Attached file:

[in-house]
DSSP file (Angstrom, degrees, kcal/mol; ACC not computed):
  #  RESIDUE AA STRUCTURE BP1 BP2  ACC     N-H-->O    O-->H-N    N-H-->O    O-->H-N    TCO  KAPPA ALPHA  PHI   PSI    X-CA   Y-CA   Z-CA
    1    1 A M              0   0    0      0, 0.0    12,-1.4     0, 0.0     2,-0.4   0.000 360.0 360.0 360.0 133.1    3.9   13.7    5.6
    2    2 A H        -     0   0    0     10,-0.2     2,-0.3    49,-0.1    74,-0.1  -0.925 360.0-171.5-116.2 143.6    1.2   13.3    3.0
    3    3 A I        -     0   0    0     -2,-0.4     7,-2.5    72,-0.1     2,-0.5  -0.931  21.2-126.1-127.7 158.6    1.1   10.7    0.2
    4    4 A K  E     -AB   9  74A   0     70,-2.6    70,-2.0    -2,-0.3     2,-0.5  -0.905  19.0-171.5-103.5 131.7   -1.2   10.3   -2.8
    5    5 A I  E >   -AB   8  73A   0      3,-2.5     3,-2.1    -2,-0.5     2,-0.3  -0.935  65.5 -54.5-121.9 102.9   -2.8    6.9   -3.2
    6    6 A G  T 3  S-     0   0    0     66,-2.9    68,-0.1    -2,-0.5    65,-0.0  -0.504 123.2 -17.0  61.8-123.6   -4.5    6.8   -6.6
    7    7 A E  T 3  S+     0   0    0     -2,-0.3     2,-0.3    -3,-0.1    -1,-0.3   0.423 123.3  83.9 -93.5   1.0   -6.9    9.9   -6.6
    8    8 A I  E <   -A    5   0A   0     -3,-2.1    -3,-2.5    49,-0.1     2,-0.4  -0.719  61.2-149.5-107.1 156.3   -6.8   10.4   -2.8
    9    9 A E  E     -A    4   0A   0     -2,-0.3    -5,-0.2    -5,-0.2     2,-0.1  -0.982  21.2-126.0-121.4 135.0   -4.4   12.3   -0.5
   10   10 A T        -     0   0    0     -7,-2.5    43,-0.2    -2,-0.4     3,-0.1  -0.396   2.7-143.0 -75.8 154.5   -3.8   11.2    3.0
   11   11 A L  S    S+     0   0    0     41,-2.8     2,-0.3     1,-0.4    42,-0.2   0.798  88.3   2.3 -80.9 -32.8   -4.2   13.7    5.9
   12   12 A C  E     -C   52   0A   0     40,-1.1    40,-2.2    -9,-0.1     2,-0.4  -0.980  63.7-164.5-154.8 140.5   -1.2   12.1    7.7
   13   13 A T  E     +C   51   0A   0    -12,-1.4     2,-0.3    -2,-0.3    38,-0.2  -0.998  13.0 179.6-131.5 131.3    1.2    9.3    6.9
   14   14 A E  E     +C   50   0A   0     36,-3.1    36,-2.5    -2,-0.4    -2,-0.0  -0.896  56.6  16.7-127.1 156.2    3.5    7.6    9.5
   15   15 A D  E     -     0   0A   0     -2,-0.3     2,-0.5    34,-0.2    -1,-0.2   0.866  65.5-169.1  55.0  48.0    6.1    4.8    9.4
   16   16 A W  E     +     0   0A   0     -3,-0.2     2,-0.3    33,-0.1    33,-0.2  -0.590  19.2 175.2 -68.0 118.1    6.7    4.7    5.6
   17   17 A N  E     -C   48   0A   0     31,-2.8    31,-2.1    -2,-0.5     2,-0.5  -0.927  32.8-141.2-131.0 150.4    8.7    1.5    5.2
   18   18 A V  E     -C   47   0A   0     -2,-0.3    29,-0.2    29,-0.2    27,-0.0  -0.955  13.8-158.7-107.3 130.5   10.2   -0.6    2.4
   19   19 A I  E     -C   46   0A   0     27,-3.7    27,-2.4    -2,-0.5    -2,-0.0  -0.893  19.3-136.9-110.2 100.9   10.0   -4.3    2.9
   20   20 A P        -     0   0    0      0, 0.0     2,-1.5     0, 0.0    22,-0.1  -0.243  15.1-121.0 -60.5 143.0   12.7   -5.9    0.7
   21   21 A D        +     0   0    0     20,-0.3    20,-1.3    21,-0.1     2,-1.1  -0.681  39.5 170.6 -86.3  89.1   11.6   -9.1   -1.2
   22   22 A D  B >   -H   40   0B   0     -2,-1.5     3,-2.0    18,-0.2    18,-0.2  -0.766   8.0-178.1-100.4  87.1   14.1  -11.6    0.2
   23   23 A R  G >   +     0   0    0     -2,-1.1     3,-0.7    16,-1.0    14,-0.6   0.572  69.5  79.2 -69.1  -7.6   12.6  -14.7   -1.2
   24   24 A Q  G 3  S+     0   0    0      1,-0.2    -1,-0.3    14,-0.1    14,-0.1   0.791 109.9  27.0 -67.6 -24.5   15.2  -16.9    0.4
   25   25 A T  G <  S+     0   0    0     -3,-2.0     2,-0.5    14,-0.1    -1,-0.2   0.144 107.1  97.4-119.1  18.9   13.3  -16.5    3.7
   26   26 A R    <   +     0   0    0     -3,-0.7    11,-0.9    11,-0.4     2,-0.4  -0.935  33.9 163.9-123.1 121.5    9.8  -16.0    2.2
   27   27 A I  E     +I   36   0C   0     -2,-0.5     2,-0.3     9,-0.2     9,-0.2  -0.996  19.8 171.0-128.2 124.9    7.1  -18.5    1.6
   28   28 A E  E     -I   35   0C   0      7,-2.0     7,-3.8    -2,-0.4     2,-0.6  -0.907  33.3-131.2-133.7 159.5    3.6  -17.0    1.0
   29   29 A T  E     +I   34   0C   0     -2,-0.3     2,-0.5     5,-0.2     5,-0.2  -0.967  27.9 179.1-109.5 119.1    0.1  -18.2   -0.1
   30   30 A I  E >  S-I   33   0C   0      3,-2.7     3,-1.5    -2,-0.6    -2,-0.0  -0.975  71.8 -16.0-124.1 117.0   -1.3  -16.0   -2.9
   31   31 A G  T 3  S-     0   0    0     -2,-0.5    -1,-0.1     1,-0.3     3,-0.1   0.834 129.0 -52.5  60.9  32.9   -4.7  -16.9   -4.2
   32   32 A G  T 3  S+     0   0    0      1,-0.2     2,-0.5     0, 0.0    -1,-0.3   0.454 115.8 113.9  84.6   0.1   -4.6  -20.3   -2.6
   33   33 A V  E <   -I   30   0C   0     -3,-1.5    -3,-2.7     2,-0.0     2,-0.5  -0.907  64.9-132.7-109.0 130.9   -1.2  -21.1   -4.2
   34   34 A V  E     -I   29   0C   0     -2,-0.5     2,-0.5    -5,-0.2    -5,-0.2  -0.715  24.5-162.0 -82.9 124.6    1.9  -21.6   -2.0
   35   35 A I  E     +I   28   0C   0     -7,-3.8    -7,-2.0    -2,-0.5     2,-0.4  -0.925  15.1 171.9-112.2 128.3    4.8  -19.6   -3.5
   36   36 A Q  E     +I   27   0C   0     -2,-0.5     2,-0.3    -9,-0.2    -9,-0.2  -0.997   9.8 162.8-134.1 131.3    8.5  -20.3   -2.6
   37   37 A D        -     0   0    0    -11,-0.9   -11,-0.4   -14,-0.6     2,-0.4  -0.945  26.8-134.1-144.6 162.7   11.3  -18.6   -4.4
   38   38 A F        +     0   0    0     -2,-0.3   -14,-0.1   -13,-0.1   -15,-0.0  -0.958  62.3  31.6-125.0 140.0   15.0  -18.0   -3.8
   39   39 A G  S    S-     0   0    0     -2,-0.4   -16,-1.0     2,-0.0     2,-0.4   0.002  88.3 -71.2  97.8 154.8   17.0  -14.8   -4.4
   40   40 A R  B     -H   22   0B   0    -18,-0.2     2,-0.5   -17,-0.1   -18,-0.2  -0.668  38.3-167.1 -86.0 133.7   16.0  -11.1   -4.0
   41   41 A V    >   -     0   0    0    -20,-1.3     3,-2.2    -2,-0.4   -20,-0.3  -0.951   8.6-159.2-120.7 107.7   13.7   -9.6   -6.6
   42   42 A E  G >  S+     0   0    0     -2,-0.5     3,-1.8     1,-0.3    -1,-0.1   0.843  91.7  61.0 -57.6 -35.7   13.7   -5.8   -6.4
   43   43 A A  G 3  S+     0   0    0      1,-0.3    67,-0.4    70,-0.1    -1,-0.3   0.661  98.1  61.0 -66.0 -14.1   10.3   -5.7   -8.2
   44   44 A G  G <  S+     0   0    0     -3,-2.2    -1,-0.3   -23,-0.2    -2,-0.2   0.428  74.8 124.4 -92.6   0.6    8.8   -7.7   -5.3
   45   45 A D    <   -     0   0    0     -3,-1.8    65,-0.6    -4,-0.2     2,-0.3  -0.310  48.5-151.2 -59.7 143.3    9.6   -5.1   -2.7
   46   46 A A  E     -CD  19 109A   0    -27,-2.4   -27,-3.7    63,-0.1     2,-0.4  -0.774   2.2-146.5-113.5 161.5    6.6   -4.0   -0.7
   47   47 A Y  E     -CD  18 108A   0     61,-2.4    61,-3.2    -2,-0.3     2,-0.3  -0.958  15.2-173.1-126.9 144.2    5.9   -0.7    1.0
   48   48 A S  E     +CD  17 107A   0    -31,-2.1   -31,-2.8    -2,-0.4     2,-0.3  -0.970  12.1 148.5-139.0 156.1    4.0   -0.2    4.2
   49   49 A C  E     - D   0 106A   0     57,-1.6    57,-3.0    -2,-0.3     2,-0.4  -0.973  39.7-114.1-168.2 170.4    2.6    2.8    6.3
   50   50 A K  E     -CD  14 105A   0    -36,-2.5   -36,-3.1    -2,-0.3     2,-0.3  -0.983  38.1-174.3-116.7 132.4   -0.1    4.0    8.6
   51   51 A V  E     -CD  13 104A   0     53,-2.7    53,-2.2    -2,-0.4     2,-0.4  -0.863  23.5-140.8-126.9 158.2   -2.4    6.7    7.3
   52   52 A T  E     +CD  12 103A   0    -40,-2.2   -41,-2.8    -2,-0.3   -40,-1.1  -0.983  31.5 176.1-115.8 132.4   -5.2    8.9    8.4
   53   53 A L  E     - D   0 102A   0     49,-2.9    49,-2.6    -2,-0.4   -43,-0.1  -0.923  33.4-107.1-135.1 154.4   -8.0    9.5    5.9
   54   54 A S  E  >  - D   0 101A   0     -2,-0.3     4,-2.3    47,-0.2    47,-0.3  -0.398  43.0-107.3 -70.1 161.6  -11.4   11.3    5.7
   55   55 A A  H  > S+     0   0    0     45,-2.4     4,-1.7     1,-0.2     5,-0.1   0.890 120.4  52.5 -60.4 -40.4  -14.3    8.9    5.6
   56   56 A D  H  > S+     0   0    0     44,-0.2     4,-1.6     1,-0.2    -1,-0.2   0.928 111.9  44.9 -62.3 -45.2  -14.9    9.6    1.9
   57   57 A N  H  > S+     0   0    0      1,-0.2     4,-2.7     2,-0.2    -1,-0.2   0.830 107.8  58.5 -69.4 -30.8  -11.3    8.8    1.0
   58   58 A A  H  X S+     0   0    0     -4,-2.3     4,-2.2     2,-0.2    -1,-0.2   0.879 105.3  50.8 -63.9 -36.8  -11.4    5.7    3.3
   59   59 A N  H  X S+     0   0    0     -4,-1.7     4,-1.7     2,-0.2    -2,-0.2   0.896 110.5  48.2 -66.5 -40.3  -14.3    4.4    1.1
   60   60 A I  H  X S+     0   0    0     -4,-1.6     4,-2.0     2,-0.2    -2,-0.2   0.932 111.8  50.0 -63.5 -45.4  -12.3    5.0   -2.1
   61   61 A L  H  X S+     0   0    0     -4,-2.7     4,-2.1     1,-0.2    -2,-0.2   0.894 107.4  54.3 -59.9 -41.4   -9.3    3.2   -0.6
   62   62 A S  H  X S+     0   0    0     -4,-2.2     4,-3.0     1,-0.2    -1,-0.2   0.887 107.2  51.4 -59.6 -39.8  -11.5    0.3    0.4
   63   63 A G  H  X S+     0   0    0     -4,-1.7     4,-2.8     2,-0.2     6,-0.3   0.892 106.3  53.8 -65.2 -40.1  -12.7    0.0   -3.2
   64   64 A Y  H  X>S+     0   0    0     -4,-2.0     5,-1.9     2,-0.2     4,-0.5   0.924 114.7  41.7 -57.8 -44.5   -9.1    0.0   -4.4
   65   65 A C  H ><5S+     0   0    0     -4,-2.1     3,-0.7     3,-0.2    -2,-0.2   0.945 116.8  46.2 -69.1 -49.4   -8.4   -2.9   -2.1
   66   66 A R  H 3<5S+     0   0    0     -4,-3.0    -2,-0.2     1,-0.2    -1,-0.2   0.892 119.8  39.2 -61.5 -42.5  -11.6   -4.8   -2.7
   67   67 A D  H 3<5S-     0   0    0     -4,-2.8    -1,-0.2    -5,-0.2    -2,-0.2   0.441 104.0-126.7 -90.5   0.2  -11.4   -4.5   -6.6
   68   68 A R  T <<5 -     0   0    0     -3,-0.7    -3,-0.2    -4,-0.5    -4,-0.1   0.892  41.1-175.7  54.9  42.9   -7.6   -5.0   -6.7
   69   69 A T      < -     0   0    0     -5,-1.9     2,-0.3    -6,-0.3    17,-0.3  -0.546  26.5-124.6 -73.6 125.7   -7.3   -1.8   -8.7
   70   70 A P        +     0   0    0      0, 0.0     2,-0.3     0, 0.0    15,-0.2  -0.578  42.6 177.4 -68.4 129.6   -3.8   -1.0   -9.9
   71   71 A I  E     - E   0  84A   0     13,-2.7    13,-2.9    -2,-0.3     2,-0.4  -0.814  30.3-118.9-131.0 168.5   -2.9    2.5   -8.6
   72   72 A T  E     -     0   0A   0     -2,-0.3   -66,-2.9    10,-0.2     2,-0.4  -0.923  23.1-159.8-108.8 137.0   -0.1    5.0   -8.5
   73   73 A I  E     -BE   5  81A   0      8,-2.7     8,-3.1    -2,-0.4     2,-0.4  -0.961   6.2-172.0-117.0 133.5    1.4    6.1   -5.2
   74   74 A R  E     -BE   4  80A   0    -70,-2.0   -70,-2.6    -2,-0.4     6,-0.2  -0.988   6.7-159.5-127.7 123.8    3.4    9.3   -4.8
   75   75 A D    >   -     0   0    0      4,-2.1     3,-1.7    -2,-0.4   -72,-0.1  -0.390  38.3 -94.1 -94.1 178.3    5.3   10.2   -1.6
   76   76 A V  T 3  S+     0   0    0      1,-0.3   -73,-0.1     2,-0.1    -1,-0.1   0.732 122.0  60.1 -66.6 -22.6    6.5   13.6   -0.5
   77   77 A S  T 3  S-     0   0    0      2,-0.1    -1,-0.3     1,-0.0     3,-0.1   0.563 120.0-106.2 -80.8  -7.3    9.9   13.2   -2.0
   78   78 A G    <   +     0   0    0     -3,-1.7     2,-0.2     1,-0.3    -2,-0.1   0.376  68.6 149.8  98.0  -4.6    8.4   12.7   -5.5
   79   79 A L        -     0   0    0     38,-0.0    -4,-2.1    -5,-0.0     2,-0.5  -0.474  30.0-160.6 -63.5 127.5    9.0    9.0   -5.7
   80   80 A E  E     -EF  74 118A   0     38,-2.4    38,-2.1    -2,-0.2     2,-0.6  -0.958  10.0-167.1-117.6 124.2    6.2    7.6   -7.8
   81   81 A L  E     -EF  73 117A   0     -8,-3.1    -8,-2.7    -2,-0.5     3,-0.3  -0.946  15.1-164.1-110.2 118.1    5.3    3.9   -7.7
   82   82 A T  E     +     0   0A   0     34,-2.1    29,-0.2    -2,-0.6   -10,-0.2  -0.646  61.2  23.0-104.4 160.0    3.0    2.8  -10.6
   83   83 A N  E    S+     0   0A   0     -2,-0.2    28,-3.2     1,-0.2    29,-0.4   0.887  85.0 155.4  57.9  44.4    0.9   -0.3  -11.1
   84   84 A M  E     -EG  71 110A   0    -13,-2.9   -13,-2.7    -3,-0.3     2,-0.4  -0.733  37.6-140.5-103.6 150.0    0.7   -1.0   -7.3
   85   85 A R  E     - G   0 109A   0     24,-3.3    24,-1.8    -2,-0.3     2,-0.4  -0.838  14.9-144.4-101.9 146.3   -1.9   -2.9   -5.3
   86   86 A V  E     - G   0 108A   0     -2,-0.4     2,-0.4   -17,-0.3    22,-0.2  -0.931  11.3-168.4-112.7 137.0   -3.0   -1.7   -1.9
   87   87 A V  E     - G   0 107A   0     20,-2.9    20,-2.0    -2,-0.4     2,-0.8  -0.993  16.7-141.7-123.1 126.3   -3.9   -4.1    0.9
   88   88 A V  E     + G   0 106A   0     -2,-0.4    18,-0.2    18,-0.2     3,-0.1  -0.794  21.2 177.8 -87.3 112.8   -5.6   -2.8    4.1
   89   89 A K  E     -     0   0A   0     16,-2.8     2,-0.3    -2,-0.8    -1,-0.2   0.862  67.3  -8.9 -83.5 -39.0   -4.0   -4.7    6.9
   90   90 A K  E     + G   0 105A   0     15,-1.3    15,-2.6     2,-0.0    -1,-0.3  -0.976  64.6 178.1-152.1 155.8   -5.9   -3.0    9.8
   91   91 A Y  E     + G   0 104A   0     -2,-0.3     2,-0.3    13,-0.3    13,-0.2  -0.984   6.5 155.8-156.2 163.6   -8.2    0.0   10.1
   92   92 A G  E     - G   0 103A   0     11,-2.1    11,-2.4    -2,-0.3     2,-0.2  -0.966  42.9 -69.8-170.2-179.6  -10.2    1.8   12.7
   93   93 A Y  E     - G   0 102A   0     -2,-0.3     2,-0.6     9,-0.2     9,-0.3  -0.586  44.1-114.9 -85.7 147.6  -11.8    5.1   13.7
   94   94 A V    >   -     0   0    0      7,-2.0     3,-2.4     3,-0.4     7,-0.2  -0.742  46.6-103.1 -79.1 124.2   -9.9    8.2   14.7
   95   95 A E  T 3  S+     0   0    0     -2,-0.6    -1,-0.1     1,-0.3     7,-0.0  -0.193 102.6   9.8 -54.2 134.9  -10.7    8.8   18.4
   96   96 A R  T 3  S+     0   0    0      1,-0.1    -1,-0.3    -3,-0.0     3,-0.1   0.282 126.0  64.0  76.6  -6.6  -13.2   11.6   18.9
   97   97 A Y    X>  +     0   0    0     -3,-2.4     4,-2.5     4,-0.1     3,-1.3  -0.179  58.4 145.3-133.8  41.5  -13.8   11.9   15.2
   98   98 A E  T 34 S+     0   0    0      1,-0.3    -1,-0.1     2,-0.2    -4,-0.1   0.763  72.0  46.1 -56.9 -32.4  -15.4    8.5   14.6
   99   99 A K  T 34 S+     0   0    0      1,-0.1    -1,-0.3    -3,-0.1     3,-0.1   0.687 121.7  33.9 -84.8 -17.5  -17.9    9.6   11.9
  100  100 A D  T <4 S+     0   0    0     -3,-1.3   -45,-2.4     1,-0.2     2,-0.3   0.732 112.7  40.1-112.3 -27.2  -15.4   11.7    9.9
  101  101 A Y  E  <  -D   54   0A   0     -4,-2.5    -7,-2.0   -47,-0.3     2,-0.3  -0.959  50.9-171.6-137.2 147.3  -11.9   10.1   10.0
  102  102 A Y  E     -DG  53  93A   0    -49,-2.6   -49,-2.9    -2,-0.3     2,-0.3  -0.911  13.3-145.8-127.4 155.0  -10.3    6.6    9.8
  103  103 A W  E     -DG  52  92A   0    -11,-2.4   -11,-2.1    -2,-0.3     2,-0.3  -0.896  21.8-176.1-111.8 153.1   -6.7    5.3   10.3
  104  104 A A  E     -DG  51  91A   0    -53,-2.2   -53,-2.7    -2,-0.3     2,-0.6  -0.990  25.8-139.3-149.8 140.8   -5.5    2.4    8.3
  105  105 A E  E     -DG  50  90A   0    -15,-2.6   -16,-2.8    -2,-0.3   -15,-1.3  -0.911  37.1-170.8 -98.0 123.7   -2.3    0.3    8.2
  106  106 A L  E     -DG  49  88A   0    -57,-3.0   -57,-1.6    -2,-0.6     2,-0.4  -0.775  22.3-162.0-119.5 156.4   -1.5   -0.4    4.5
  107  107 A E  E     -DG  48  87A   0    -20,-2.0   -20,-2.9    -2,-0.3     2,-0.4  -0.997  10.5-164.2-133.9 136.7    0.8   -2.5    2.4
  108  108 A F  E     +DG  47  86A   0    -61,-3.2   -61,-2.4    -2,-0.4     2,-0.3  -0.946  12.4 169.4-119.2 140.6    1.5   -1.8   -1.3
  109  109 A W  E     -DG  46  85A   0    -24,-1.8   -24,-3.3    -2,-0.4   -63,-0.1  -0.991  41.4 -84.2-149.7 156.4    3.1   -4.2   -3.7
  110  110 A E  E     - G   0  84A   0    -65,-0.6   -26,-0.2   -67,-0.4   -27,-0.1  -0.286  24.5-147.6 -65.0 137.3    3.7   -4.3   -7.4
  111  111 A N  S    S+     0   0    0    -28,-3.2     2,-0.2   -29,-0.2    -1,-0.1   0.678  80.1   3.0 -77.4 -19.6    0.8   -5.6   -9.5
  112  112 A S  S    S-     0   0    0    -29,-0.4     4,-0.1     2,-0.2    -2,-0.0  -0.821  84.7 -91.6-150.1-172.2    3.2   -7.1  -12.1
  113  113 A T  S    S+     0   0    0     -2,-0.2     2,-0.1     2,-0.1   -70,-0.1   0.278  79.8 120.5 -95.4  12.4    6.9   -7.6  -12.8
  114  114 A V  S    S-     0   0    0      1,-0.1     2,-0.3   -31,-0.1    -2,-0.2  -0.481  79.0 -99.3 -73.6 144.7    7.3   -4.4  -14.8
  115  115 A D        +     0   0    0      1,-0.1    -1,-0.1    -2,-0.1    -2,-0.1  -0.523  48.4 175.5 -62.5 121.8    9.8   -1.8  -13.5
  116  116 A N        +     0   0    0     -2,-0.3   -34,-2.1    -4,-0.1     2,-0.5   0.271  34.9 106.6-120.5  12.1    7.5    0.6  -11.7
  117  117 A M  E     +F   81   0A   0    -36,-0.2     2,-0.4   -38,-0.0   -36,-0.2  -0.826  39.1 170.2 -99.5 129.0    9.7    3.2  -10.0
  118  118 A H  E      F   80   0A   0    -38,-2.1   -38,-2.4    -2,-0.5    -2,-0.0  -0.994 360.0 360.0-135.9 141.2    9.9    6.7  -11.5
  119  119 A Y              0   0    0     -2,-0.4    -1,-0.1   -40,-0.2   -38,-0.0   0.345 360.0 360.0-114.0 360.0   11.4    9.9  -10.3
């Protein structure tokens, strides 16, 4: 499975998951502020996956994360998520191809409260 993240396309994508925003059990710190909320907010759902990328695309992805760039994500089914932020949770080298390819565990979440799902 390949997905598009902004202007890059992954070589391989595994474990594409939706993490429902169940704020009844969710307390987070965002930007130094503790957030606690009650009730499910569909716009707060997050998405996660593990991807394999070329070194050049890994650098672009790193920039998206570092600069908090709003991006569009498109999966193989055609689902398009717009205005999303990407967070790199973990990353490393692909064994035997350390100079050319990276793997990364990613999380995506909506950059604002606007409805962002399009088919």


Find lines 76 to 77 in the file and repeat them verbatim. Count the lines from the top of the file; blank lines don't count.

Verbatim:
   73   73 A I  E     -BE   5  81A   0      8,-2.7     8,-3.1    -2,-0.4     2,-0.4  -0.961   6.2-172.0-117.0 133.5    1.4    6.1   -5.2
   74   74 A R  E     -BE   4  80A   0    -70,-2.0   -70,-2.6    -2,-0.4     6,-0.2  -0.988   6.7-159.5-127.7 123.8    3.4    9.3   -4.8